Theories about the morning glory have focussed on the individual waves, that may be thought of as internal solitary waves, and on the way that such wavetrains evolve from particular typoes of initial disturbance (e.g. Christie et al. 1978, 1979). An excellent review is provided by Christie (1992). Some studies have focussed on the structure of the wave guide and the degree to which the wave energy is trapped in the lower troposphere, rather than leaking away to the upper atmosphere through vertically-propagating internal gravity waves induced by the disturbance (see e.g. (Menhofer et al. 1997, Smith and Noonan 1998).


Laboratory experiments with colliding gravity currents

The collision of two sea breezes can be illustrated in a relatively simple laboratory experiment. The apparatus consists of a 2.5 m long plexiglass tank filled with water (Fig. 20). At each end of the tank are regions which can be isolated by two vertical plates. Salt and coloured dye are added in these regions to increase the density of the water by different amounts. The region on the left (coloured blue) has more salt added than the region on the right (coloured red) and is therefore heavier than the red coloured water.



Figure 20. A simple laboratory experiment to demonstrate the interaction of two sea breezes of different densities. See text for a description of the experiment.

At the start of the experiment, both retaining plates are removed and the heavier water on the left and right flows towards the lighter uncoloured water as gravity currents, the blue-coloured water flows to the right (Fig. 21a) and the red coloured water to the left (Fig. 21b). Ultimately the two gravity currents collide and the lighter of the two coloured red ascends above the heavier blue-coloured current (Fig. 21c). Following the collision, a wave is generated on the heavier (blue) water and this wave runs ahead of the red water to the left. It is followed by an "intrusion" of the red water as a sort of tongue between the blue and uncoloured water. The point at which the two gravity currents collide is chaotic and very turbulent. One may think of the blue coloured water as the west-coast sea breeze over Cape York Peninsula, the red coloured water as the warmer east coast sea breeze, and the wave moving to the left on the blue water as the morning glory disturbance.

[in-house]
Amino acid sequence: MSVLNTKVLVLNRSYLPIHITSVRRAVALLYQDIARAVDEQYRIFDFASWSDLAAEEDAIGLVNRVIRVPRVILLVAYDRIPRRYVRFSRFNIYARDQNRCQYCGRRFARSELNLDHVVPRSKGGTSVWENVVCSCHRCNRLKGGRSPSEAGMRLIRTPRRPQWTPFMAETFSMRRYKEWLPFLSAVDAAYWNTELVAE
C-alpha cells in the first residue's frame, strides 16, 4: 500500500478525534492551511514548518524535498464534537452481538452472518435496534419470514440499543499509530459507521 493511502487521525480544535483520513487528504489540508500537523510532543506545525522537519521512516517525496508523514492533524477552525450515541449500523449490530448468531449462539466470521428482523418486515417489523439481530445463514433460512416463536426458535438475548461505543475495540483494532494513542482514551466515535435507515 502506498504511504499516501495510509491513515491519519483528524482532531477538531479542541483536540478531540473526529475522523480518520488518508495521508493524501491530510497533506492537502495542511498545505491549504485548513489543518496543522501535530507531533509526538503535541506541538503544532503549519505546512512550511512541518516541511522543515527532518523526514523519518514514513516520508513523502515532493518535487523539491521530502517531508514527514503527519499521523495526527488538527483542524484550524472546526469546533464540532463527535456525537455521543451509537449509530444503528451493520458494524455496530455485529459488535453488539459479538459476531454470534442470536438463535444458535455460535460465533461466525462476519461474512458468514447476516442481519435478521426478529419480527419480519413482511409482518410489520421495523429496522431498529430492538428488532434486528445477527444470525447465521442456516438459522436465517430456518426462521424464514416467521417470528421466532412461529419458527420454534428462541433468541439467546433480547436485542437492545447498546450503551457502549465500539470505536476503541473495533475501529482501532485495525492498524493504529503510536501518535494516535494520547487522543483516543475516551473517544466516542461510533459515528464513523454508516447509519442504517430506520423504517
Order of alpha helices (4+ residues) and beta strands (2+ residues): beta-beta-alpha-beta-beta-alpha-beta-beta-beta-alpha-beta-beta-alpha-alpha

(a) (c) (b) (c)

Figure 21. Colliding gravity currents with different densities illustrating the collision of two sea breezes with different temperatures behind them. See text for a description of the experiment.

Click here for a video of this experiment. The video is 61 Mb. Related numerical experiments in which gravity currents move into stable layers as at the stage of evolution shown in Fig. 21c are reported by Hasse and Smith (1989a,b). These calculations indicated an alternative pathway to the collision of two gravity currents for the generation of wave-like disturbances. Simply, a single gravity current moving into a low-level stable layer can acquire wave-like properties that depend, inter alia, on the speed of advance of the gravity current compared with the propagation speed of waves on the stable-layer itself. This mechanism may be operative in the far south of the peninsula and in the generation of undular bore like disturbances by cold fronts.


Similar phenomena elsewhere

A question that is often asked is whether morning-glory-like disturbances occur elsewhere in the World? The answer is yes, but as far as we know, not with such regularity. Examples of events documented in the literature include one in Oklahoma (Haase and Smith 1984), one over the Indian Ocean northwest of Western Australia (Smith 1987), one in Melbourne (Physick 1986) - see Fig. 22a, and one in southern Bavaria (Hoinka and Smith 1988) - see Fig. 22b. Schmidt and Goler (2010) investigated nonlinear waves associated with cold fronts in the Great Australian Bight and found that if there is sufficient moisture at low levels and the amplitude of the waves are large enough, the nonlinear waves become visible as a series of long roll clouds resembling the morning glory of the Gulf of Carpentaria region. Significantly, the disturbances described by Physick (1986) and Hoinka and Smith (1988) both occurred ahead of cold fronts.

(a) (c)